Cripple Creek City Council Selects New Top Boss

Irish Man Gets Top Nod As Head Administrator

~ by Rick Langenberg ~

Mark Campbell, an Irish immigrant who previously held the managerial ropes for Kremmling, Colorado, near Steamboat Springs, and holds a key seat with the Local Government Limited Gaming Impact Commission, has won top nods as Cripple Creek’s new top boss.

And according to Interim City Administrator Ray White, Campbell will start learning his new duties this week. The council met behind closed doors last week to finalize details of the contract with their newly-selected city boss.

The contract of White, a former city administrator who stepped in to fill the interim position last summer, ends at the close of November. A formal contract between the city and Campbell is expected to be finalized by  the council in early December. 

Campbell was one of the four finalists for the city’s top managerial position, vacated last summer with the exit of Ray DuBois.

But unlike past city administrative searches, this time the council opted to use a recruiting firm to narrow the field of applicants, as part of a nation-wide pursuit for top candidates. A meet and greet with the public was held on Nov. 14 at the Cripple Creek Heritage Center during which all four finalists attended. And then all-day council interviews were held the following day. In addition, a panel of department heads participated in the process. The final pick, though, was made by the council.  

Previously, the search process was often quite political and subjective, a situation that drew some criticism and featured limited success. Since 2005, the city has had a revolving door syndrome with their city administrators, sporting at least five people for this spot on a permanent or interim basis. 

According to media reports, Campbell previously served as the city manager of Kremmling in Grand County, near Steamboat Springs, for about five years.  He reportedly led the town through years of record sales tax revenue by increasing retail businesses through promoting tourism and events. As far as other major achievements, he reportedly snagged $4 million in grants.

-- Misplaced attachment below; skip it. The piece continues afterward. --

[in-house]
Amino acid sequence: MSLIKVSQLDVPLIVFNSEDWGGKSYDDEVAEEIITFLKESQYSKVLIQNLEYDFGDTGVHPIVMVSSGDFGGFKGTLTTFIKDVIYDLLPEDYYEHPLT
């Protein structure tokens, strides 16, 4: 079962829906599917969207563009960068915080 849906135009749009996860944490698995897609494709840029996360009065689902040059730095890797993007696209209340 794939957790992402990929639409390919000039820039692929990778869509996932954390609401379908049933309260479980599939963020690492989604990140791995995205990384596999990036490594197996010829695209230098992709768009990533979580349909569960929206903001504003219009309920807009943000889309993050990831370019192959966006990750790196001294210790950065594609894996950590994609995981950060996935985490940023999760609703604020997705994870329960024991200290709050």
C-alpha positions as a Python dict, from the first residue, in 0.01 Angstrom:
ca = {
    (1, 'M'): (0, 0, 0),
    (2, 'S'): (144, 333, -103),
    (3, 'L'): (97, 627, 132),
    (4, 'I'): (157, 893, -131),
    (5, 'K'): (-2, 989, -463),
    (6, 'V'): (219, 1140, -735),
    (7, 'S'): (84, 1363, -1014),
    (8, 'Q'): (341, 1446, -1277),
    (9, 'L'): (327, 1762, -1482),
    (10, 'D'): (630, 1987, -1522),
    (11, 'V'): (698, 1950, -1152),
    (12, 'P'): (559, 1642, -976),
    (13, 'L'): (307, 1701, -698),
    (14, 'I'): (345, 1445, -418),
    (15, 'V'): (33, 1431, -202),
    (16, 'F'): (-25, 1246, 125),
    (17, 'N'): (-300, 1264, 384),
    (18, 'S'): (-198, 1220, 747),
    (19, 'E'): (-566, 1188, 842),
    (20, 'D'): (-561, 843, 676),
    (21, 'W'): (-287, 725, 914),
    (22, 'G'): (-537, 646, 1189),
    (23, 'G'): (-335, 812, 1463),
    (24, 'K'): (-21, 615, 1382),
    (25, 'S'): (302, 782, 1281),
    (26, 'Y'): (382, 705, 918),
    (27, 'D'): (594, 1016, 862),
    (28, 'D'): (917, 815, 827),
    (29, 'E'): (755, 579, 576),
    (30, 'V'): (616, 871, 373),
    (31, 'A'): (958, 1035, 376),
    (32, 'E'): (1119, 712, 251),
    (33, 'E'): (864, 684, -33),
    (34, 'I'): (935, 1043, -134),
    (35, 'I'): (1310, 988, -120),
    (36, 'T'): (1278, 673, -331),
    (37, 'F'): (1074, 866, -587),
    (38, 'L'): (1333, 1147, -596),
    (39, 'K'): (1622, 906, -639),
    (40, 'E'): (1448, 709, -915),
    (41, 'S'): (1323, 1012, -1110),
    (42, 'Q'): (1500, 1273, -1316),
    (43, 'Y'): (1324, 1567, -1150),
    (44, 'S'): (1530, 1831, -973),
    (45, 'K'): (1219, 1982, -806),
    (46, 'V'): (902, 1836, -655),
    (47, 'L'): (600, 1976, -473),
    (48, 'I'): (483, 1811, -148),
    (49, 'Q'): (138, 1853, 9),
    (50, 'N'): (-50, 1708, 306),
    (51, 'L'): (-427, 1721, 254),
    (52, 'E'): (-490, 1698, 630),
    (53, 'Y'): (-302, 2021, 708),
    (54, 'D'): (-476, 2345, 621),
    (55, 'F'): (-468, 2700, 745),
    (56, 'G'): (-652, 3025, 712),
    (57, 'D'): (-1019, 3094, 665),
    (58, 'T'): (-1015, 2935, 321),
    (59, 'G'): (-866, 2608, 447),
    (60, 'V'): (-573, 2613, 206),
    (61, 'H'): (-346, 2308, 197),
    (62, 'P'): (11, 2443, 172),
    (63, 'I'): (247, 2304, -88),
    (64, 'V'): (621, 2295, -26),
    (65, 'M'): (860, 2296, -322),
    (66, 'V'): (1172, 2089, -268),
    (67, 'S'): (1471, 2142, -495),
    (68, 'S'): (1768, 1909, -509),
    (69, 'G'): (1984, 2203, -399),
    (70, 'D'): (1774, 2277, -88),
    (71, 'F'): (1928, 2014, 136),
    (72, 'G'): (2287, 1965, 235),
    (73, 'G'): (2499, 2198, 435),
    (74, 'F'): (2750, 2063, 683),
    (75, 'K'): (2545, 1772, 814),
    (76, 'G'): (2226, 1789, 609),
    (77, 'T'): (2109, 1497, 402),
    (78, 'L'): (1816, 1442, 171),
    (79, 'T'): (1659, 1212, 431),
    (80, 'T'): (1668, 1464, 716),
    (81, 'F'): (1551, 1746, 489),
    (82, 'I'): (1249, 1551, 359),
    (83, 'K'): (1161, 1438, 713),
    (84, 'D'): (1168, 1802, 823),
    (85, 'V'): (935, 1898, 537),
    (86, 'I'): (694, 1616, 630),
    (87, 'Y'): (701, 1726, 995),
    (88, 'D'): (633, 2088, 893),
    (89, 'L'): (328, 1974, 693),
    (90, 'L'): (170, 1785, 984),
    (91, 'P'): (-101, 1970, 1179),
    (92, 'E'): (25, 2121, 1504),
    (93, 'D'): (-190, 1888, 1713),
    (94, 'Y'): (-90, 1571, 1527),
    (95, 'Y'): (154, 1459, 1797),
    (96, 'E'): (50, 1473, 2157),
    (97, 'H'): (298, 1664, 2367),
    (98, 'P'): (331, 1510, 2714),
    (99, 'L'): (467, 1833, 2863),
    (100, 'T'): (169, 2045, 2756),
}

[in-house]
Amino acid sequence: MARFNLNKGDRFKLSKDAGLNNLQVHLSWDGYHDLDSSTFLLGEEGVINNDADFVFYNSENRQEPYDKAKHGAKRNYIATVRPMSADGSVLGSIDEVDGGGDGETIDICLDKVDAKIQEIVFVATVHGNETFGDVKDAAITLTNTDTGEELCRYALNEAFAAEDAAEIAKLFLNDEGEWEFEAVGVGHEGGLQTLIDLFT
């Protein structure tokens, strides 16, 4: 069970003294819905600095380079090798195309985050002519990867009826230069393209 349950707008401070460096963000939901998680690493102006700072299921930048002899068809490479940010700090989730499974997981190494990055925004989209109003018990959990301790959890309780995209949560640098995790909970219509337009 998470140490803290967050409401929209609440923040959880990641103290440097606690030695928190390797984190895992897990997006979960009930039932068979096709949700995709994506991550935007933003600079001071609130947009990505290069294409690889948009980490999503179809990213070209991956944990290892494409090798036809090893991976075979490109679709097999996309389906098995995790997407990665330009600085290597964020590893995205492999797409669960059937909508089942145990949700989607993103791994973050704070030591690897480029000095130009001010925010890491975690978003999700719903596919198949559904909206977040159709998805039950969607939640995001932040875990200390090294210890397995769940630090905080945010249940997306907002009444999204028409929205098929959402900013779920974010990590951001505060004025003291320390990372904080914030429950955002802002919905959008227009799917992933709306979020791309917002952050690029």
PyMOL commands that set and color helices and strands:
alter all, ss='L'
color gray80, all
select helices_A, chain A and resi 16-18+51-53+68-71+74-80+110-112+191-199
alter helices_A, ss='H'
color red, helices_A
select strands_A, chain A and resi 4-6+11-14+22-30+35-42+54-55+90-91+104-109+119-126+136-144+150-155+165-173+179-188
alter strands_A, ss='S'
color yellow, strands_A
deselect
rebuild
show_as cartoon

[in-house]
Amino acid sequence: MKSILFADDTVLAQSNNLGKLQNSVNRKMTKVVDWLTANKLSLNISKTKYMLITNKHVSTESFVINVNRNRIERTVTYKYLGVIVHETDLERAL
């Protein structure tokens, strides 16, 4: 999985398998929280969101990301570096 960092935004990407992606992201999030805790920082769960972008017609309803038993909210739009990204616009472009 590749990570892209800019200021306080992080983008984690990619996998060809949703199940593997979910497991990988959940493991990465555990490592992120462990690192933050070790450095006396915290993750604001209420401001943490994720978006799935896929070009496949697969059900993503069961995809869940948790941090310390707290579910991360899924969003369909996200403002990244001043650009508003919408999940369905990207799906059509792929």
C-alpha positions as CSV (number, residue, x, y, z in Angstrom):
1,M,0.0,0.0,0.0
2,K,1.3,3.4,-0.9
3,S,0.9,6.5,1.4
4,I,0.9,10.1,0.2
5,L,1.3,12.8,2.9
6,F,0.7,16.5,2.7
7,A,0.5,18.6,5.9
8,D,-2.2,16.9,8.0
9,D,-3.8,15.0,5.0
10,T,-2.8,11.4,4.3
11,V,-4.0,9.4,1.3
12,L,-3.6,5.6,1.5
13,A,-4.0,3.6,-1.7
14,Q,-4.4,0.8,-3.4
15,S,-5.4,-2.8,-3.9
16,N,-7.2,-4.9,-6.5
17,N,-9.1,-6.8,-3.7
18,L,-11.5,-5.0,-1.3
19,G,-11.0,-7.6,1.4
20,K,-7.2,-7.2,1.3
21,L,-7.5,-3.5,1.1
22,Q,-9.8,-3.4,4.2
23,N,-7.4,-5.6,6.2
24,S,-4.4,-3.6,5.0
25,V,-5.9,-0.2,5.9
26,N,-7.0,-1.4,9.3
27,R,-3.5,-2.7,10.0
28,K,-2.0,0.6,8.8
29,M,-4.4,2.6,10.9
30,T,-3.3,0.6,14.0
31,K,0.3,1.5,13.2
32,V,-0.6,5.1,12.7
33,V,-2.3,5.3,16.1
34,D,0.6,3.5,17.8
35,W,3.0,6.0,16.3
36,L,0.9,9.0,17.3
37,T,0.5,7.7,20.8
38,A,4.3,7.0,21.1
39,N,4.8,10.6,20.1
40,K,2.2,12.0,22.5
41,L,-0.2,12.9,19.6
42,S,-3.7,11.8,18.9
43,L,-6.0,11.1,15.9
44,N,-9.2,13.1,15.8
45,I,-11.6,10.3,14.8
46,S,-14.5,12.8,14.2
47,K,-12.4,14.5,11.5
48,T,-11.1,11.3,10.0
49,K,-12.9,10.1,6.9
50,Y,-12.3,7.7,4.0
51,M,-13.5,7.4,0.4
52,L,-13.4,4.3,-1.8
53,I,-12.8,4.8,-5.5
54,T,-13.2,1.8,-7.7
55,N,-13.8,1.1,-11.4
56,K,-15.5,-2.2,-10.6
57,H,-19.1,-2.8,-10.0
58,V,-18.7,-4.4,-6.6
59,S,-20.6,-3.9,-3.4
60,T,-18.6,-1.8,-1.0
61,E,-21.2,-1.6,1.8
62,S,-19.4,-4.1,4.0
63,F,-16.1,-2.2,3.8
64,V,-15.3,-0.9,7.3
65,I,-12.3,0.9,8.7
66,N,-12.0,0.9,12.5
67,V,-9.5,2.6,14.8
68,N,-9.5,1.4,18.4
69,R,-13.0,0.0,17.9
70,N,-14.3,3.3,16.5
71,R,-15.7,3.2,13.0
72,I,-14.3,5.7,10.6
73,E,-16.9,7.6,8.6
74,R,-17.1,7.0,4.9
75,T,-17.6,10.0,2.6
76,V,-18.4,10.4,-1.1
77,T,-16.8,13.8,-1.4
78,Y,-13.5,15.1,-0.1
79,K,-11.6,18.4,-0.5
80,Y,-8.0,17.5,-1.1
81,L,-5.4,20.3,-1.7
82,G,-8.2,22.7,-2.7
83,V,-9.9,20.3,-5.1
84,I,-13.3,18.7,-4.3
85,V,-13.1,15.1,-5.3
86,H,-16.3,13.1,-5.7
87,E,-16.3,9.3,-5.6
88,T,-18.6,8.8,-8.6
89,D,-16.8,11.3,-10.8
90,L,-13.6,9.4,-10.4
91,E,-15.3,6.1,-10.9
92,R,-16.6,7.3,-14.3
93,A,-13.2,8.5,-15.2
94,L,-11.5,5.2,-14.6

However, Campbell’s contract with Kremmling was terminated by the board of trustees earlier this year. Campbell also was a finalist for the city manager job for Palisades, Colorado.

According to a fact sheet provided by the city of Cripple Creek, Campbell is an executive board member for the Colorado Limited Gaming Impact Commission. 

Prior to moving to Colorado, Campbell was the city administrator for LaGrange, Missouri for eight years and also served as their floodplain administrator.

Campbell was born in Northern Ireland and immigrated to the United States in the early 1990s. He holds a Masters of Public Administration, with an economic development emphasis from Cleveland State University.

The other top finalists for the job included Lois Fineberg, a recent town manager for Silverton, Colorado and a certified floodplain manager; Isaac Holland the current city manager for Wilmar, Minnesota and a member of the International Managers Association and the Colorado Emergency Management Association; and Susan Parker, a recent town manager for Sunset Beach, North Carolina and a previous town manager for Crested Butte.

Based on the pick of Campbell and the cadre of finalists, city leaders appear to be seeking more guidance in the areas of tourism and additional business and economic development activity.

Carol Stotts, the city’s human resources director, cited the quality of the finalists. Altogether approximately 35 applicants from across the country sought the position.

Campbell will now man the city’s workforce and be tasked with trying to generate more economic activity, as Cripple Creek strives to become more of a destination area. In the process, the new town boss must deal with lean and mean fiscal realities, with gaming device fees—the main funding source for the city government–still lingering at a record low rate.